Posted: April 8, 2011 in Great Commission, Missions, Uncategorized, Unreached People groups



PANWARI Also known as Kumawat or Tamboli, the Panwari in Madhya  Pradesh derive the community name Panwari from the word pan meaning betel leaf. The Panwari have other subgroups like Chowrashia, Kulmi and Purbia between which connubial relations are restricted. The community is distributed in many districts in Malwa region but concentrated in the Indore, Dhar and Dewas districts. Their mother tongue is Malvi, an Indo-Aryan language. Hindi is used as lingua franca and the script used is Devanagari. Vegetarian food is consumed and jowar and wheat are their staple cereals. Their status in the varna system as Vaisya is well acknowledged.

 The Kumawat are endogamous and divided into a number of clans for the purpose of regulating marriage alliances. Arabal, Shivpuria, Lonaya, Jalkhare, Parkatia, etc. are their clans. Marriage is arranged when boys and girls become adult. Monogamy is the general practice but polygyny is also permissible. Cousin marriage, levirate and sororate are strictly discarded. Marriage symbols are toe-rings and bangles.

 Residence after marriage is patrilocal. Widow, widower, male and female divorcee remarriage is permissible. Extended type families are more in number than any other types. Sons inherit die property equally, but daughters receive a small share, if they demand so. Succession goes to the eldest son. Delivery is looked after by a midwife from the Bhil, Kachhi or Alia community. The purificatory rite, on the seventh day, is performed by a Brah man priest in the form of sun worship (suryapuja). When a child is born under the influence of a malevolent star, the purificatory rite is held in the form of star worship (nakshatrapuja) on the twenty-seventh day of childbirth.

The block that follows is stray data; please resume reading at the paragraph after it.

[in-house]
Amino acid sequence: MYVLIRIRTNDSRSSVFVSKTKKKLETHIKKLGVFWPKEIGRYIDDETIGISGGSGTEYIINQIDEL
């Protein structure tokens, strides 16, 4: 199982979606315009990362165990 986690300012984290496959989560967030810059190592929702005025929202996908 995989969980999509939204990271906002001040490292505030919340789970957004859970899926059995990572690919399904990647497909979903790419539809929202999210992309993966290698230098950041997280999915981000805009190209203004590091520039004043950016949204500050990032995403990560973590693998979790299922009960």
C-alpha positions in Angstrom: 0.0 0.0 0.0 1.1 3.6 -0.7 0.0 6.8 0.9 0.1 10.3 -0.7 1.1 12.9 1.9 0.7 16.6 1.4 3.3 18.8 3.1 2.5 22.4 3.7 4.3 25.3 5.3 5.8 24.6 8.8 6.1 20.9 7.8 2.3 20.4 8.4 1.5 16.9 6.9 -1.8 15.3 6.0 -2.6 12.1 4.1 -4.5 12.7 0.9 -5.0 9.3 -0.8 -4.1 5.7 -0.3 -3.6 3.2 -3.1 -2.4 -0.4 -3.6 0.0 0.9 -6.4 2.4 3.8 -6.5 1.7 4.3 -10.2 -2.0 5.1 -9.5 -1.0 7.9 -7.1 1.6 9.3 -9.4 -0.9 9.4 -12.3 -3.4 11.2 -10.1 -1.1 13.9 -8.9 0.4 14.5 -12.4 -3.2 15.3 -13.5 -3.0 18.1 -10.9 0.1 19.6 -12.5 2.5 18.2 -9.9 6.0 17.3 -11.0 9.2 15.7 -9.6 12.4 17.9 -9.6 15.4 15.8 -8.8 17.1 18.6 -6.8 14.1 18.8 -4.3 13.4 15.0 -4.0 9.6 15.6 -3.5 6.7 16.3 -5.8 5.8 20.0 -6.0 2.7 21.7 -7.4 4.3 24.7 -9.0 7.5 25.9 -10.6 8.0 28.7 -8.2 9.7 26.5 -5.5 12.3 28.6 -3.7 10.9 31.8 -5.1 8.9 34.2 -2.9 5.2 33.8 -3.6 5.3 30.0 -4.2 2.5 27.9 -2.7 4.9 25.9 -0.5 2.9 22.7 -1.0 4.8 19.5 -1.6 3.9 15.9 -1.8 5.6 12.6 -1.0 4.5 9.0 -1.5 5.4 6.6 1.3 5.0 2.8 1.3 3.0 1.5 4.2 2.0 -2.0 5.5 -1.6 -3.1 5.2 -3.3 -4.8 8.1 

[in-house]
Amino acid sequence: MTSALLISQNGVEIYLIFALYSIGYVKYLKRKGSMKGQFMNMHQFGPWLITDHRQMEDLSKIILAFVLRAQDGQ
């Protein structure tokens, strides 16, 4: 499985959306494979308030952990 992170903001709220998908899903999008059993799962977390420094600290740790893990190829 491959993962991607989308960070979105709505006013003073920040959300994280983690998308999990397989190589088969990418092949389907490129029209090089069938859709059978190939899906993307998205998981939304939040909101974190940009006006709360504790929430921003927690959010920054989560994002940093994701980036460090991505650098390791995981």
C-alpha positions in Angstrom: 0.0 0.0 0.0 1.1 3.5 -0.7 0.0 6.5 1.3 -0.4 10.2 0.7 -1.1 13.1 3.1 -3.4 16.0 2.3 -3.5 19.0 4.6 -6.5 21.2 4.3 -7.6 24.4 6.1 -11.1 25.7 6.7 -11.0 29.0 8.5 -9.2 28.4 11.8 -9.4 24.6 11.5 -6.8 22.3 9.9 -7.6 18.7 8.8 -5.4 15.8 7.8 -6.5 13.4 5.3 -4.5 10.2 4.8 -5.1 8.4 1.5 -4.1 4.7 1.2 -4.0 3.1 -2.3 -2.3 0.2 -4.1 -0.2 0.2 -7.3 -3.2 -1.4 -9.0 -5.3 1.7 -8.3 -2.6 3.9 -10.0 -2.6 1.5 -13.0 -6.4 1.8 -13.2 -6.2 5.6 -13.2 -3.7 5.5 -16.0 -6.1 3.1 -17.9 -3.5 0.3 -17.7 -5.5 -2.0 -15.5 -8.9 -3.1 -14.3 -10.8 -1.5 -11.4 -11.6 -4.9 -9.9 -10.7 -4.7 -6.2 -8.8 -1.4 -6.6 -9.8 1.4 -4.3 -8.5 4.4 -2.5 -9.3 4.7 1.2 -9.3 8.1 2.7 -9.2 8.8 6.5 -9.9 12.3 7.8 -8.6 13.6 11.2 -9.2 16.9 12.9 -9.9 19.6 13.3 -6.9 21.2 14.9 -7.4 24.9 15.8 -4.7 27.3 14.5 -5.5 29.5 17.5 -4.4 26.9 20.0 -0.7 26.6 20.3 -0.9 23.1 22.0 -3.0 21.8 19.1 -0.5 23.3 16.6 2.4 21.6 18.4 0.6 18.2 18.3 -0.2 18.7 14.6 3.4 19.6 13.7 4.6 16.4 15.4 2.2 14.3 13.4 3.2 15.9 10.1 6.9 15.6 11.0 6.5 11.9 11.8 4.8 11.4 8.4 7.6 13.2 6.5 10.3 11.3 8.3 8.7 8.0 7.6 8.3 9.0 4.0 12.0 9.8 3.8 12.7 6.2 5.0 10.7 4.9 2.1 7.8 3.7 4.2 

The important rituals associated with marriage are batpakki, application of turmeric paste, joining of hands and seven times circumambulation round the sacred fire. The dead are cremated. Pollution dasha is observed for ten days and purificatory rite (ghata) is performed on the tenth day. On the twelfth day, succession ceremony (pagri) is held followed by a feast (nukta) to kins. Feast on the eleventh day as well as for nukta are not performed when a person dies before attaining forty-five years of age. Their traditional council is rigid and is headed by a hereditary chief, patel. The Panwari are Hindu by faith. A Brahman priest is their sacred specialist.

Cultivation of betel leaves is one of the major economic pursuits of the Panwari community. They are found involved in business, agriculture, horticulture, wage labour, as well as in medical, legal, engineering and teaching profes sions. Intercommunity linkages are mostly established in die socio-economic sphere. During social events the Brahman, Nai, Bhil, Kachi and Alia render dieir respective services to die Panwari. The community extends their cooperation by lending the iron-made bier to the members of odier communities to carry the dead. The commensal relations are extended to various other communities. Development programmes related to education, health and medical


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